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Recent rains won't stave off very dry year
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Recent rain has helped irrigation forecasts, the Turlock Irrigation District said last week, but isn't nearly enough to counteract the historically dry winter.

In the past week, 3.8 inches of precipitation fell in the TID watershed. But that rainfall has brought the season total to just 16.58 inches - 57.5 percent of average for this date.

Because of the dry season, the most recent rainfall only translates to about 100,000 acre-feet of irrigation water. In a regular season it would account for closer to 200,000 acre-feet, but water-starved natural vegetation in the watershed will absorb much of the water before it can reach TID reservoirs.

This last series of storms have all but ensured this will not be the driest water year on record. But 2012 is on track to be in the lowest five water years.

Even with wet conditions going forward, TID projects a "considerably less than average" water year. Considerably more rainfall would be needed to increase irrigation allotments - set at 24 acre-inches, with a 30 acre-inch cap - as even the district's modest allotment will see TID carryover less water to 2013 than it would like to.

A further two inches of rainfall are projected this week, but torrential rains are needed to salvage the water year.

"So two more of those storms would be looking nice, huh?" asked TID Director Joe Alamo.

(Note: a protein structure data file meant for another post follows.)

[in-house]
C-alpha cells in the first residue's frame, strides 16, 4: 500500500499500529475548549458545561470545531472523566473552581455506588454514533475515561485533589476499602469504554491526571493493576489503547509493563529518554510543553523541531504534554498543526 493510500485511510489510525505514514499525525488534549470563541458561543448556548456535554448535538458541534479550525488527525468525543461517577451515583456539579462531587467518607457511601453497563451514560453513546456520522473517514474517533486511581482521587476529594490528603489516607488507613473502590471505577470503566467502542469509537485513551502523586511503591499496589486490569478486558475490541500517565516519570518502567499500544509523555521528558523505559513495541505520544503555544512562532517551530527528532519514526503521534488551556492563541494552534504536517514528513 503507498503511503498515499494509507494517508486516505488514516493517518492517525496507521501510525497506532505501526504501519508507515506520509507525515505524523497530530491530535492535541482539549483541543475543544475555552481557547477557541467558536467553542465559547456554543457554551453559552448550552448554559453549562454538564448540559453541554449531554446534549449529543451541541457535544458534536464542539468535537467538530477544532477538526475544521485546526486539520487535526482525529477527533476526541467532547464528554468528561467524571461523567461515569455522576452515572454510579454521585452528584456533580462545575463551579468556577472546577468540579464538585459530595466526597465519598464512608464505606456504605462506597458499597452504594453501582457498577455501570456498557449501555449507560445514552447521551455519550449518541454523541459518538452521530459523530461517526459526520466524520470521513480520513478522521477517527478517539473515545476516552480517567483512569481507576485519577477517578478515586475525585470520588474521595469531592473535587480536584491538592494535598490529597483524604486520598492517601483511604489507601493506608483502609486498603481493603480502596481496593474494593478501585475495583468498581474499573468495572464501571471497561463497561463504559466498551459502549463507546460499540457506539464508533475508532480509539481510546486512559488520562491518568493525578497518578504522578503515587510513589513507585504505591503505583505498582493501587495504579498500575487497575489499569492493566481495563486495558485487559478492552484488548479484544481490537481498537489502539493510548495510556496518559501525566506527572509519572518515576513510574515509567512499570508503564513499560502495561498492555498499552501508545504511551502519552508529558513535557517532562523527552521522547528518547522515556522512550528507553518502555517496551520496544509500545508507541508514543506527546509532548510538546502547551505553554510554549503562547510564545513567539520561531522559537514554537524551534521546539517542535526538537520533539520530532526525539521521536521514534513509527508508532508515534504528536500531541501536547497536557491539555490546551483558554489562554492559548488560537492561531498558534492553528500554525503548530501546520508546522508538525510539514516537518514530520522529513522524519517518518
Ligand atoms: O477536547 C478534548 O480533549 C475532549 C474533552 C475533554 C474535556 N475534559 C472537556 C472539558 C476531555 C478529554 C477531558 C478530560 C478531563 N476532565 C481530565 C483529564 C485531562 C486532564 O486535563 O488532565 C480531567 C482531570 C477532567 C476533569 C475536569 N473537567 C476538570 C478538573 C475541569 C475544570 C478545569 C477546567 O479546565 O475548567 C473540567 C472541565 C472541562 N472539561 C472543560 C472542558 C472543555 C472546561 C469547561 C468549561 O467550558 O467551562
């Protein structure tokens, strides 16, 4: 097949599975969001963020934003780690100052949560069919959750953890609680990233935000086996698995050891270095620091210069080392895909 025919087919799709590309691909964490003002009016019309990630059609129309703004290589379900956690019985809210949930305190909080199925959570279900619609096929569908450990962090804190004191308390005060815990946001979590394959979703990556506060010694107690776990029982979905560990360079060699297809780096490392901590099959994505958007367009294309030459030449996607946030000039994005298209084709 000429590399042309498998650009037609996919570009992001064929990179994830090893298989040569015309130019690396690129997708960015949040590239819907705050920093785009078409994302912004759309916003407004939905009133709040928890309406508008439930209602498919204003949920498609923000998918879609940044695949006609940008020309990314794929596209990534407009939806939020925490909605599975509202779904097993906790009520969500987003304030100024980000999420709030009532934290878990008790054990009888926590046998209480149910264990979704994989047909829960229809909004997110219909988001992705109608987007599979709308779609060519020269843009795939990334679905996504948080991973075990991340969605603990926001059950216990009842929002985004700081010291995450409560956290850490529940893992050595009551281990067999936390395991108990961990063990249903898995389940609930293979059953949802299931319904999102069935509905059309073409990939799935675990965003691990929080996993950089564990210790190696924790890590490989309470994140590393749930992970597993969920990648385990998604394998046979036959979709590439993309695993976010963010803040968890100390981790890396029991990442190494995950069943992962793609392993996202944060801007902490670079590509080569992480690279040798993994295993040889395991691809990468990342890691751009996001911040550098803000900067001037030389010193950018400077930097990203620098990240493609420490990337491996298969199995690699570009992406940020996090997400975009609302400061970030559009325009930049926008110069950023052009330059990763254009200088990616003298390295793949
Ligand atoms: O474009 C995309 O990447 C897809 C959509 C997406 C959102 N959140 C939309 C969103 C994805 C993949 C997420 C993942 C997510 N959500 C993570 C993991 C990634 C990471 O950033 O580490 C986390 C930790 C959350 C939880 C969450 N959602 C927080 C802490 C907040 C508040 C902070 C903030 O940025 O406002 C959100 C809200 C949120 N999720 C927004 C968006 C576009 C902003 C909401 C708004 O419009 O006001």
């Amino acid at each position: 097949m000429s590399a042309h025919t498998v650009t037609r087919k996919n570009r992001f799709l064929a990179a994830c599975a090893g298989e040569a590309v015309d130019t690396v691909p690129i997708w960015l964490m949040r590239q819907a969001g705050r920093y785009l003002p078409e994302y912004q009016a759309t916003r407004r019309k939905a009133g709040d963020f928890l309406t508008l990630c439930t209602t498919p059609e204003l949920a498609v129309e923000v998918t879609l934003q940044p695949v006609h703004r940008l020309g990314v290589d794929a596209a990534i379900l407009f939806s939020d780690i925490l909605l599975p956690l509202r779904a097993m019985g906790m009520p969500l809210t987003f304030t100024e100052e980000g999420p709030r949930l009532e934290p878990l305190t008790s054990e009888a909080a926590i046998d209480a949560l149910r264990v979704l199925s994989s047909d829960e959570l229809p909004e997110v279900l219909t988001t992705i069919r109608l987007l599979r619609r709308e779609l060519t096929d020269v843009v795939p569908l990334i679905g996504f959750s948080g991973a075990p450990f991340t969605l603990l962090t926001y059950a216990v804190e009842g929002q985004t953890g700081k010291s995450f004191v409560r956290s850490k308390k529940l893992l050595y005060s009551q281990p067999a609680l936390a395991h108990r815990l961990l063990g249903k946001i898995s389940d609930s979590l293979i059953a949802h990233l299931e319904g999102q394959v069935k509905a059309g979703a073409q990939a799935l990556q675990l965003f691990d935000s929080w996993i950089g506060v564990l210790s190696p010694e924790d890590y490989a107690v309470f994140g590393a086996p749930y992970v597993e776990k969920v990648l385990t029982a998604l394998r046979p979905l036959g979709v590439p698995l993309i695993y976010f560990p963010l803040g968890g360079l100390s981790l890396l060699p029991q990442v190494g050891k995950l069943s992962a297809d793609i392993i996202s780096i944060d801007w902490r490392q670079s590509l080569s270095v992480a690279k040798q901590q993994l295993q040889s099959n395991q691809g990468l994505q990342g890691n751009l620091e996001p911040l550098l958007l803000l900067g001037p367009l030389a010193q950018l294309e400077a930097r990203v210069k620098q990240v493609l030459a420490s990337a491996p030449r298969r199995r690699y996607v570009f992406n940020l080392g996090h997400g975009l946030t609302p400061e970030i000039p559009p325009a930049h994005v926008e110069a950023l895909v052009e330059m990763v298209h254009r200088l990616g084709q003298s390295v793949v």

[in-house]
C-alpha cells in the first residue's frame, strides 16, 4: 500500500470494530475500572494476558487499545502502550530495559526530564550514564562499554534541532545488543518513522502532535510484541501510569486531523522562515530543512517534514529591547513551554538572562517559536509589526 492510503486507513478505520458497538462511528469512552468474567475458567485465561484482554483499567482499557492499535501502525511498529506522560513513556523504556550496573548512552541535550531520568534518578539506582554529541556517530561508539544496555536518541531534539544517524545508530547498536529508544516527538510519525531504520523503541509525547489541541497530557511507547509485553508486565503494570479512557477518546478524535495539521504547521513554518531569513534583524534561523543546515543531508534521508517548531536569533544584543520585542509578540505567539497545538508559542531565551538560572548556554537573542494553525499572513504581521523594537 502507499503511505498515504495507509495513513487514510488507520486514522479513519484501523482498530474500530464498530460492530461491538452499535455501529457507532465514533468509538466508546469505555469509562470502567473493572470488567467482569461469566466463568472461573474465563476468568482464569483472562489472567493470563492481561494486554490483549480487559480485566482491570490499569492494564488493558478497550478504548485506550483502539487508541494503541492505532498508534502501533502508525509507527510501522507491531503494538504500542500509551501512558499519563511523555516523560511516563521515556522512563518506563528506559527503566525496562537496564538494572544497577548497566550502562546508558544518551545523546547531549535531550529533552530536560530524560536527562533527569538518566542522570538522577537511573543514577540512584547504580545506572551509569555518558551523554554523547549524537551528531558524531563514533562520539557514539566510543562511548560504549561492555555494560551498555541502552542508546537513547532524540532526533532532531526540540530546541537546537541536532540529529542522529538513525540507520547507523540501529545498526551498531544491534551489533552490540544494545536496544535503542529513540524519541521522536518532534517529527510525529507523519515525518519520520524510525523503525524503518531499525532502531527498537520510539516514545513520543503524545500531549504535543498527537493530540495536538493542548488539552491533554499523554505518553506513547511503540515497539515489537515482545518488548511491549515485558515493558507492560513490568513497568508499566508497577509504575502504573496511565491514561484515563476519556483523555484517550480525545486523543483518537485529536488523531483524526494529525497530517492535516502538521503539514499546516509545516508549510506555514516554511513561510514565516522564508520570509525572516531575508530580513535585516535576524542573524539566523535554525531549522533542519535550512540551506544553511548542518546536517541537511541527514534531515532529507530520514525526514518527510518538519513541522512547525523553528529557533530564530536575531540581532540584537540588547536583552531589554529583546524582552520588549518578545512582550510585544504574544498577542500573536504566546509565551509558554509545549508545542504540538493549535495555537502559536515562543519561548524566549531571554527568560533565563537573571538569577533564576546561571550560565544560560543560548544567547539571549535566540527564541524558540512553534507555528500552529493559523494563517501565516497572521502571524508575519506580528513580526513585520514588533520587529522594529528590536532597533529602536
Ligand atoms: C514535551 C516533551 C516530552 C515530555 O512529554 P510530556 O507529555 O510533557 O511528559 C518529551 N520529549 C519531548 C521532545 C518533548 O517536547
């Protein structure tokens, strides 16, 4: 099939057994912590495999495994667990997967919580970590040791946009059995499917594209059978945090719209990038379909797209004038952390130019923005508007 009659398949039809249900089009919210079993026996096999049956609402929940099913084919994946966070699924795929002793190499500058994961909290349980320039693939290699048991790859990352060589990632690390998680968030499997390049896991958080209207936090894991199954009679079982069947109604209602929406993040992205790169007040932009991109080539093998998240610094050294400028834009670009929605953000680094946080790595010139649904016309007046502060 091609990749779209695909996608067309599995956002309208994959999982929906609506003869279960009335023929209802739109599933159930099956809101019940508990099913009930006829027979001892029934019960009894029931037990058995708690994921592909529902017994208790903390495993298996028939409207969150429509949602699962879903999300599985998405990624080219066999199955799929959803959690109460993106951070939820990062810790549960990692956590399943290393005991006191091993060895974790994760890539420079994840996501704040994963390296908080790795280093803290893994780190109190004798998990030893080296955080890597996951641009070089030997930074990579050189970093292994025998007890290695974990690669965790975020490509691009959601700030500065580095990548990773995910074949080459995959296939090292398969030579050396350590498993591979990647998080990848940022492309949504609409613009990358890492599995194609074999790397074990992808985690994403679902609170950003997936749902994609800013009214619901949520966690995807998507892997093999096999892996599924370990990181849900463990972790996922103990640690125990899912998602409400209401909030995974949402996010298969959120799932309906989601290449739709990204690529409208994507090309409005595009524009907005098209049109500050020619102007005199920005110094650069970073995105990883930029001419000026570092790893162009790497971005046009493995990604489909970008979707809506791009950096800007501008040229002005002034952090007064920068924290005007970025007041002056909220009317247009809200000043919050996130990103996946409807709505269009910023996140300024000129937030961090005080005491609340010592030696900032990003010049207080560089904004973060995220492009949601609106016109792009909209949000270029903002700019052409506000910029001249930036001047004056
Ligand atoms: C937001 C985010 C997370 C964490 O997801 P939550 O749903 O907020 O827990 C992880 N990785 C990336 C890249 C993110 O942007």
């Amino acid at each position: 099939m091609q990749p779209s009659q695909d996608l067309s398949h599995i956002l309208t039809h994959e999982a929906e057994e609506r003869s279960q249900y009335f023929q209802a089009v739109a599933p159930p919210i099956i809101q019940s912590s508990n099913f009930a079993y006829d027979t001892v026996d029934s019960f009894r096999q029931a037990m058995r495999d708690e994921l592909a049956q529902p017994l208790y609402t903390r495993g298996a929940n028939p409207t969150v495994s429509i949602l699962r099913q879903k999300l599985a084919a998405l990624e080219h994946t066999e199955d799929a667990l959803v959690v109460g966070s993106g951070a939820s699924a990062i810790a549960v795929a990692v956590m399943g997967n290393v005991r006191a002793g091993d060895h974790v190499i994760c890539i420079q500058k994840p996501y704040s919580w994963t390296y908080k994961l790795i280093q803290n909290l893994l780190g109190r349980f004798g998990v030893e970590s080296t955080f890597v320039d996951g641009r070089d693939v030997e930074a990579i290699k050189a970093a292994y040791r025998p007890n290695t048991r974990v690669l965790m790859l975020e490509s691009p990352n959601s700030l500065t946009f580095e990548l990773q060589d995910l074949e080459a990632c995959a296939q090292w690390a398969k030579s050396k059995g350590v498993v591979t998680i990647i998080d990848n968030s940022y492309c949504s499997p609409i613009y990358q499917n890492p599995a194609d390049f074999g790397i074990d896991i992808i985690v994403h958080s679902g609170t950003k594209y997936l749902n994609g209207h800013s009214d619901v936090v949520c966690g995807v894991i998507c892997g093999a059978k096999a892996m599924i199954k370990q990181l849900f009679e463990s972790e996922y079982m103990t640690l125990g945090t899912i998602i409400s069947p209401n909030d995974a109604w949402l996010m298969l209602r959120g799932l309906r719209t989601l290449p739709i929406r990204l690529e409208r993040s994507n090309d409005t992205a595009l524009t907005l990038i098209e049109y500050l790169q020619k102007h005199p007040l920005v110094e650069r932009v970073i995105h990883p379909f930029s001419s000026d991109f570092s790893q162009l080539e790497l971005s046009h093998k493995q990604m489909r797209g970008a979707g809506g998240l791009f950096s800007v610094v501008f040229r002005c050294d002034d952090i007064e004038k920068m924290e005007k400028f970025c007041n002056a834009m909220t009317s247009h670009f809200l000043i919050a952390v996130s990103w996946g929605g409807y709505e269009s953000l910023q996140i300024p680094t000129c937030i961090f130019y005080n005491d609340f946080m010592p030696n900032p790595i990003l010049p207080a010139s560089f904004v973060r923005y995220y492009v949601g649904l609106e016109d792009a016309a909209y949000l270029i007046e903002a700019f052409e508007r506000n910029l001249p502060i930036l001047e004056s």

"I'd like four," said Wes Monier, TID Strategic Issues and Planning Department Manager.

Irrigation off to strong start

The TID irrigation season opened March 8, with farmers inundating TID call center to place water orders.

More than 700 orders were placed that first day, with 254 orders on March 9. With four people answering phones, farmers still faced 20 to 25 minute wait times.

Ordering will become easier in the next months, as an online water-ordering system will launch to supplement the existing call center. District staff said growers should expect a postcard announcing when the online ordering system is activated.

Over 23,000 acres ordered water, according to Mike Kavarian, TID Water Distribution Department manager. About half of those acres were filled with forage crops.

TID has signed up 85 private water pumps to help meet demand, given the limited water in Don Pedro Reservoir, and looks to sign up a total of 120 to 125 pumps.

Orders dropped off sharply as last week's storms hit, with fewer than 30 orders placed in the remainder of the week.

TID Power Plant construction finished

Major construction finished on the TID's new Almond 2 Power Plant just outside Ceres on March 20.

The plant is now mechanically complete, with mainly cosmetic work left. Testing and commissioning the new plant will take six to ten weeks, with the facility set to enter service on April 25.

The $485 million state-of-the-art, natural-gas fired, simple-cycle peaking power generation facility is located next to the existing Almond Power Plant. The 174-megawatt plant is the first to use a new turbine from General Electric, able to be started in 15 minutes to meet changing electricity needs; Almond takes an hour and a half to start.

The power plant was completed on time, and on budget, per TID.